Environmental Protection

New Technology Prevents Flies from Maturing

The U.S. Department of Agriculture (USDA) has developed a new insect growth regulator that helps combat house flies that spread harmful bacteria to food.

Agricultural Research Service (ARS) scientists are using an insect growth regulator called pyriproxyfen to kill house flies that spread bacteria that can cause diarrhea and other illnesses. When pyriproxyfen is applied to larval breeding sites such as manure, it mimics a hormone in the larvae, preventing the larvae from maturing.

According to ARS entomologist Chris Geden at the Gainesville center, the greatest potential use for pyriproxyfen may be autodissemination, which is a process where adult flies treated with the growth regulator carry it to egg-laying sites. In his experiments, flies were treated with a dust containing pyriproxyfen and then allowed to lay their eggs on a larval medium. All immature flies died in the pupal stage.

Geden also studied the dosages required, the potency needed, different formulations, and the amount a fly can transport to the larval habitat. Small dosages of pyriproxyfen were extremely effective against house flies, which were able to carry enough back to their breeding sites to prevent immature flies from becoming adults. New, more potent formulations are being tested to improve the delivery system.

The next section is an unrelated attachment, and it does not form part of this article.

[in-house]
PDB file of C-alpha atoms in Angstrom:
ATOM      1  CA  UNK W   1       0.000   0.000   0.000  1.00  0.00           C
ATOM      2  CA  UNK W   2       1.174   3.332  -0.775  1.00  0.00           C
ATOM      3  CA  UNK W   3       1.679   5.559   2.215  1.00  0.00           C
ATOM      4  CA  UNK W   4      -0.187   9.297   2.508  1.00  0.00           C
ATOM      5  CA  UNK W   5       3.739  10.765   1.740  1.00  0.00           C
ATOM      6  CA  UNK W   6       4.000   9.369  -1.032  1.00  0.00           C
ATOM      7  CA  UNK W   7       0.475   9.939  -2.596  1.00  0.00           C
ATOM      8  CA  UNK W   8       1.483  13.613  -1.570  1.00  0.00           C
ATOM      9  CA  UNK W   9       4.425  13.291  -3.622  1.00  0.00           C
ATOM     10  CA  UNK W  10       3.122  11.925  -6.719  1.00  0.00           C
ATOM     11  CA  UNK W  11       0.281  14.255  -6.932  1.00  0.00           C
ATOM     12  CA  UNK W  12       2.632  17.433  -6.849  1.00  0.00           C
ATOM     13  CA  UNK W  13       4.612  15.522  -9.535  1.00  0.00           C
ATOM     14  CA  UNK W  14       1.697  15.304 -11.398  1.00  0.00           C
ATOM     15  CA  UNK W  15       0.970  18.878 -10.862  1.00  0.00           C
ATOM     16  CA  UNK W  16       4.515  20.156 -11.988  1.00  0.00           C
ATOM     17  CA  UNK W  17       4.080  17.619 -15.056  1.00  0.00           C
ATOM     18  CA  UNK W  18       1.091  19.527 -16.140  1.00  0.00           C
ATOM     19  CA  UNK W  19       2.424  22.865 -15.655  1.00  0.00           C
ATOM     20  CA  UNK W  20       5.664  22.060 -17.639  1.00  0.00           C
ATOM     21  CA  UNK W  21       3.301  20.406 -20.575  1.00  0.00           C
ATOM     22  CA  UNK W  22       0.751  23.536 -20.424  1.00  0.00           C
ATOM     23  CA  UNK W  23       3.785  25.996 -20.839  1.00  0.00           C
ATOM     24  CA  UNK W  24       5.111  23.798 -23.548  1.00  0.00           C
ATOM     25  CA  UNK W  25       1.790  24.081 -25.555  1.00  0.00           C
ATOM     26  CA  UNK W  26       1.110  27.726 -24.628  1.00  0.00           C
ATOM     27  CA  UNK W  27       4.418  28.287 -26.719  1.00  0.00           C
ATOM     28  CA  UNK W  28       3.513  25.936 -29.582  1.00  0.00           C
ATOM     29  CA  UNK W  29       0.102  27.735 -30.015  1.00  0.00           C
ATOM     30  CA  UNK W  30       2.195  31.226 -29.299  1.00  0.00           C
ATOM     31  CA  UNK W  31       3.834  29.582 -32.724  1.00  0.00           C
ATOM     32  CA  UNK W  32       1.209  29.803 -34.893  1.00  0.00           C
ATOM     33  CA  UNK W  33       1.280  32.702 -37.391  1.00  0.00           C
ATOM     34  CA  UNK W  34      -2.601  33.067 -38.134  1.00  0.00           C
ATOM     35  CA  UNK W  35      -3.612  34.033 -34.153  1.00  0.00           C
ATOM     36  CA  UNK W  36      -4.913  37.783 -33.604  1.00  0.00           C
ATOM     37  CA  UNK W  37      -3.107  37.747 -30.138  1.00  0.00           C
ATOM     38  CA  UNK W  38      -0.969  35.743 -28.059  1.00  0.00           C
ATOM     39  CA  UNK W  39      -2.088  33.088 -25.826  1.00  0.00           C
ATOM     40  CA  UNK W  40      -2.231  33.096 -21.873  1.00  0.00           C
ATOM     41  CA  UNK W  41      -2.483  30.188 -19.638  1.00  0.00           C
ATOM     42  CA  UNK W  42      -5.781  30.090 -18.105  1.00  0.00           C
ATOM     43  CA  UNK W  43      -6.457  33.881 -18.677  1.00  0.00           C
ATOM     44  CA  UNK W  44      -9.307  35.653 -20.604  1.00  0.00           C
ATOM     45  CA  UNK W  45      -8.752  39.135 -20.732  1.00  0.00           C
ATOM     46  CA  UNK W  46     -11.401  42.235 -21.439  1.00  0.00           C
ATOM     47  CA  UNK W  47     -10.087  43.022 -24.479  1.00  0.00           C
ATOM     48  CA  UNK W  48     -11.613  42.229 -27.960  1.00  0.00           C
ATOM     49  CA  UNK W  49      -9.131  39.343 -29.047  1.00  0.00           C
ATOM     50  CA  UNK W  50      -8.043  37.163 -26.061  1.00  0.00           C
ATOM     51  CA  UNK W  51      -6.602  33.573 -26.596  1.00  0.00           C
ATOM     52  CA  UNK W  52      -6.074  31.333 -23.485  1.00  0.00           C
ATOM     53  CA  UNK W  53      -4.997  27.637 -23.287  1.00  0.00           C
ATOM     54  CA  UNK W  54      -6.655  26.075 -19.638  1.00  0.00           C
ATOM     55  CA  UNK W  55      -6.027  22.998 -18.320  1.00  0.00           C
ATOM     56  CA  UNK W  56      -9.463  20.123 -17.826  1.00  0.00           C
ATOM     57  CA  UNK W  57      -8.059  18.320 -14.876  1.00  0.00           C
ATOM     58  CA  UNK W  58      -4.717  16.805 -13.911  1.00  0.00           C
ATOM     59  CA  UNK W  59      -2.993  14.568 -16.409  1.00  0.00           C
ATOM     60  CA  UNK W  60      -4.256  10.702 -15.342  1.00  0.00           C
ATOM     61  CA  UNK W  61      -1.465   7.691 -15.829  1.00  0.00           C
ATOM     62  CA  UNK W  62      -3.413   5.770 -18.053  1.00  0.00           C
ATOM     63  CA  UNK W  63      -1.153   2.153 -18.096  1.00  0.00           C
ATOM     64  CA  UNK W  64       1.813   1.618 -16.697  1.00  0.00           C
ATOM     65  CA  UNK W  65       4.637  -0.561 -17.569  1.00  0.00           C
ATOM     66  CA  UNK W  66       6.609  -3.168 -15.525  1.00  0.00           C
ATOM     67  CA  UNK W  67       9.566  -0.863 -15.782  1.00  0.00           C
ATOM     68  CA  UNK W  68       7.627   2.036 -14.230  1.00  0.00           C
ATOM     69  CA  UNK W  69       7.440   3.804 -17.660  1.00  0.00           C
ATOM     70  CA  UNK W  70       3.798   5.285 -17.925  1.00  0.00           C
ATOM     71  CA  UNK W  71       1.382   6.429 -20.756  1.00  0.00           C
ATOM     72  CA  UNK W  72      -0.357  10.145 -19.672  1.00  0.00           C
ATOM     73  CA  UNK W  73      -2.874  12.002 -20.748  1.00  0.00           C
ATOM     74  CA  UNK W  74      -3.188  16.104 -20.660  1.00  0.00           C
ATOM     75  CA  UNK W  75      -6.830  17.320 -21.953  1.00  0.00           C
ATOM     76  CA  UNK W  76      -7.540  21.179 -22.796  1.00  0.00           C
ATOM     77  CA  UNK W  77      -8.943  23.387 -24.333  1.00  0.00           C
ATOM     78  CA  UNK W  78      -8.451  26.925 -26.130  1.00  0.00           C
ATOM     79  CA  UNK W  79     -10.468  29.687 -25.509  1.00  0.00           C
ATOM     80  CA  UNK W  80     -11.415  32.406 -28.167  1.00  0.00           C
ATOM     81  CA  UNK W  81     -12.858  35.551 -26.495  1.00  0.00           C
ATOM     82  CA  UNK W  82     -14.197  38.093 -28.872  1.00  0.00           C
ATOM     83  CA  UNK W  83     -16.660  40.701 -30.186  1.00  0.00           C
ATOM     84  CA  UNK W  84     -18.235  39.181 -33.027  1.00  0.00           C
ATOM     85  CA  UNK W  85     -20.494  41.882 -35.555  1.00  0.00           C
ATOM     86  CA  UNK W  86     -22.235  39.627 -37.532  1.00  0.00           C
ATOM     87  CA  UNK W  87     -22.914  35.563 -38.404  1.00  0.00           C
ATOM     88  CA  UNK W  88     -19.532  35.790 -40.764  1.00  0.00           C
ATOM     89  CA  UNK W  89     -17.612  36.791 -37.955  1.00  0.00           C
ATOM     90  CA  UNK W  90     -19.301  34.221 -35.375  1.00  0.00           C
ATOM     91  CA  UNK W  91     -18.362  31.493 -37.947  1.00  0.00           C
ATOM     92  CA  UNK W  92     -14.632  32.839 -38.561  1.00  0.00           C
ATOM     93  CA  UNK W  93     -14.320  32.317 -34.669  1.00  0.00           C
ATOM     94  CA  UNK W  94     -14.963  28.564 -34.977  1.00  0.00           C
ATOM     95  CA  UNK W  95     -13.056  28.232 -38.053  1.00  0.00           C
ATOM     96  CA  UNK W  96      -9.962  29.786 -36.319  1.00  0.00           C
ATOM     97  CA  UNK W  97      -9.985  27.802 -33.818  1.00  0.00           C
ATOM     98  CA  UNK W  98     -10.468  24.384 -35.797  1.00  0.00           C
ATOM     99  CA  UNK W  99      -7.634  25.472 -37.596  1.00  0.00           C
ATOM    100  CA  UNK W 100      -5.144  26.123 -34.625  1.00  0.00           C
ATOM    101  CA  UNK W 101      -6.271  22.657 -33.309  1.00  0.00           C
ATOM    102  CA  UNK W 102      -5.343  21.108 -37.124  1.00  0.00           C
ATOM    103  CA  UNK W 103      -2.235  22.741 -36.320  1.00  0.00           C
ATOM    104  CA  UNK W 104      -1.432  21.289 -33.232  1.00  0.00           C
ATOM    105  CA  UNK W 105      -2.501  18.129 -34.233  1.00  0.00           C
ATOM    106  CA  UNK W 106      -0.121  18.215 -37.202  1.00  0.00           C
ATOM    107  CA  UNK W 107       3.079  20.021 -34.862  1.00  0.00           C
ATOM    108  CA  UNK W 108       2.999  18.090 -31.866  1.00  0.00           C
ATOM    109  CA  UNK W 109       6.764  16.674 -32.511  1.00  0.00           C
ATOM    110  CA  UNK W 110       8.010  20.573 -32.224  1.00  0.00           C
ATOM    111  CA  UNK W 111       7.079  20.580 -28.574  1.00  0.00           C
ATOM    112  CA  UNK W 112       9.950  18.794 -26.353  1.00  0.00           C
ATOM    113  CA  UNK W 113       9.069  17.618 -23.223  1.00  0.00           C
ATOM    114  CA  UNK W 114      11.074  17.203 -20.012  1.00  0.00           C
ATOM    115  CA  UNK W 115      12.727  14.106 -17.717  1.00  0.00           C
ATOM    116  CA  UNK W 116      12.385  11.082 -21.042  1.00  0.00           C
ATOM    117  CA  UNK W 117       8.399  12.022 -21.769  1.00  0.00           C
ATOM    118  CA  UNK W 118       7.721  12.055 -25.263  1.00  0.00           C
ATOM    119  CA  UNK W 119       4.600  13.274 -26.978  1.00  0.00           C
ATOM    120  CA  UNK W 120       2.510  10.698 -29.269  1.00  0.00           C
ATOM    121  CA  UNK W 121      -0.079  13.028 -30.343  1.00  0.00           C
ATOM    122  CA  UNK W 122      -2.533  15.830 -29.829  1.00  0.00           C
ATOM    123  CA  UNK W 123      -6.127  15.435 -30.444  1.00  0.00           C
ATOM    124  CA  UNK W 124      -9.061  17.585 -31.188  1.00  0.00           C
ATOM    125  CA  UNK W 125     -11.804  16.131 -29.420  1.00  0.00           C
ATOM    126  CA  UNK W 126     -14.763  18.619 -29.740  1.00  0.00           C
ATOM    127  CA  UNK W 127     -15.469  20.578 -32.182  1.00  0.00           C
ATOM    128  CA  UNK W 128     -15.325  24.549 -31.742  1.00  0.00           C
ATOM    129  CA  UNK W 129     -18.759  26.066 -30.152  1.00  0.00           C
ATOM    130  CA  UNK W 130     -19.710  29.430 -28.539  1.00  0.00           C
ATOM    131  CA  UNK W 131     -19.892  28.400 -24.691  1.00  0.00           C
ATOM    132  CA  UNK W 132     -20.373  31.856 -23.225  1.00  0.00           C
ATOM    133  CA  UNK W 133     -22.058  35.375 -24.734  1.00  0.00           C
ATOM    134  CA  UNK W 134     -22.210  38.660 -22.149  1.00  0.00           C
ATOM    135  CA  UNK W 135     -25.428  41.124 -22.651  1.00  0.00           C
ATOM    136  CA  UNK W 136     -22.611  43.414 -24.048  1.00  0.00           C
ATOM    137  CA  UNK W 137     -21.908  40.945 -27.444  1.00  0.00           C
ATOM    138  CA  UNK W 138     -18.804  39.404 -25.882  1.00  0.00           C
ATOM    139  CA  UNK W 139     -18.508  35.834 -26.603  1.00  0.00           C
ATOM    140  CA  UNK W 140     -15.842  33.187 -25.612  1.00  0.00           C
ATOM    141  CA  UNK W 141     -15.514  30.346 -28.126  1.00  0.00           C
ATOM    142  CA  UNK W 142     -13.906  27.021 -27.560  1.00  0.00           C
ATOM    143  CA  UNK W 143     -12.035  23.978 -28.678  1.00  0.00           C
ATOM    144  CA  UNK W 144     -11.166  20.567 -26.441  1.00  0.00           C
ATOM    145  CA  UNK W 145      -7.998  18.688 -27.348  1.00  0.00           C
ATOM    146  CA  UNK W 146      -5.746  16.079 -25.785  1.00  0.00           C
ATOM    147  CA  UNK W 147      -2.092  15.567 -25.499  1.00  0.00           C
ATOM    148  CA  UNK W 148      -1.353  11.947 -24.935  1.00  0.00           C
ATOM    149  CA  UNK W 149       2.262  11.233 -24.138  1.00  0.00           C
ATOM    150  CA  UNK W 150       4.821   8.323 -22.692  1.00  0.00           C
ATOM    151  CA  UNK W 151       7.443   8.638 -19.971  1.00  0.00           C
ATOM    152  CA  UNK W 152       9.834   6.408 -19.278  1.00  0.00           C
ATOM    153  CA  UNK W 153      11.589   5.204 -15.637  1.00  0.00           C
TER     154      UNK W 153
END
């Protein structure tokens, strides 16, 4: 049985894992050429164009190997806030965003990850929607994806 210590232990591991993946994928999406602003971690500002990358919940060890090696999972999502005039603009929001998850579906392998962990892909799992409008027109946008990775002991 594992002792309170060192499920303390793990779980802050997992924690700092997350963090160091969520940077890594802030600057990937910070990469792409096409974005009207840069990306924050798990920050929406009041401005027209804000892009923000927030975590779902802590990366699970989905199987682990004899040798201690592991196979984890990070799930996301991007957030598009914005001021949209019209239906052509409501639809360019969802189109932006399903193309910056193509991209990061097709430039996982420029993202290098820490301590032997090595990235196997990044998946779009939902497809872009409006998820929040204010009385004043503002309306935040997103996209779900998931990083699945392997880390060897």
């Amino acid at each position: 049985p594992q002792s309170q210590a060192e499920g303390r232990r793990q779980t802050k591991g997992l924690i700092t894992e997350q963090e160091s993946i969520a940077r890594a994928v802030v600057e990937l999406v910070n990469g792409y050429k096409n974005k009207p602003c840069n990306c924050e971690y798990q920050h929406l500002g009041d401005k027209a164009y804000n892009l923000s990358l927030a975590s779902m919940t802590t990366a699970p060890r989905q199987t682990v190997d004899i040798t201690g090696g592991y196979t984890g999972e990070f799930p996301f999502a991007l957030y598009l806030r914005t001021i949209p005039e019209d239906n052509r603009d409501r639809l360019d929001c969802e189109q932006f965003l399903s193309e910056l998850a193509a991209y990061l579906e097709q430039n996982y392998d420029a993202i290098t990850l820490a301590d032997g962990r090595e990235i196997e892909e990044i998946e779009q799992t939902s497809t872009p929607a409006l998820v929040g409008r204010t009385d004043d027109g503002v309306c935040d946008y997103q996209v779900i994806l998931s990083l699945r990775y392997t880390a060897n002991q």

Baits and traps are other methods being used to help control house flies. Working with University of Florida scientists, ARS entomologist Jerry Hogsette at Gainesville has found that multiple traps may be needed at capture sites to effectively decrease fly populations. One reason is that house flies can use almost any moist surface as an egg-laying site. Flies also grow quickly, and can develop from an egg to an adult in less than seven days.

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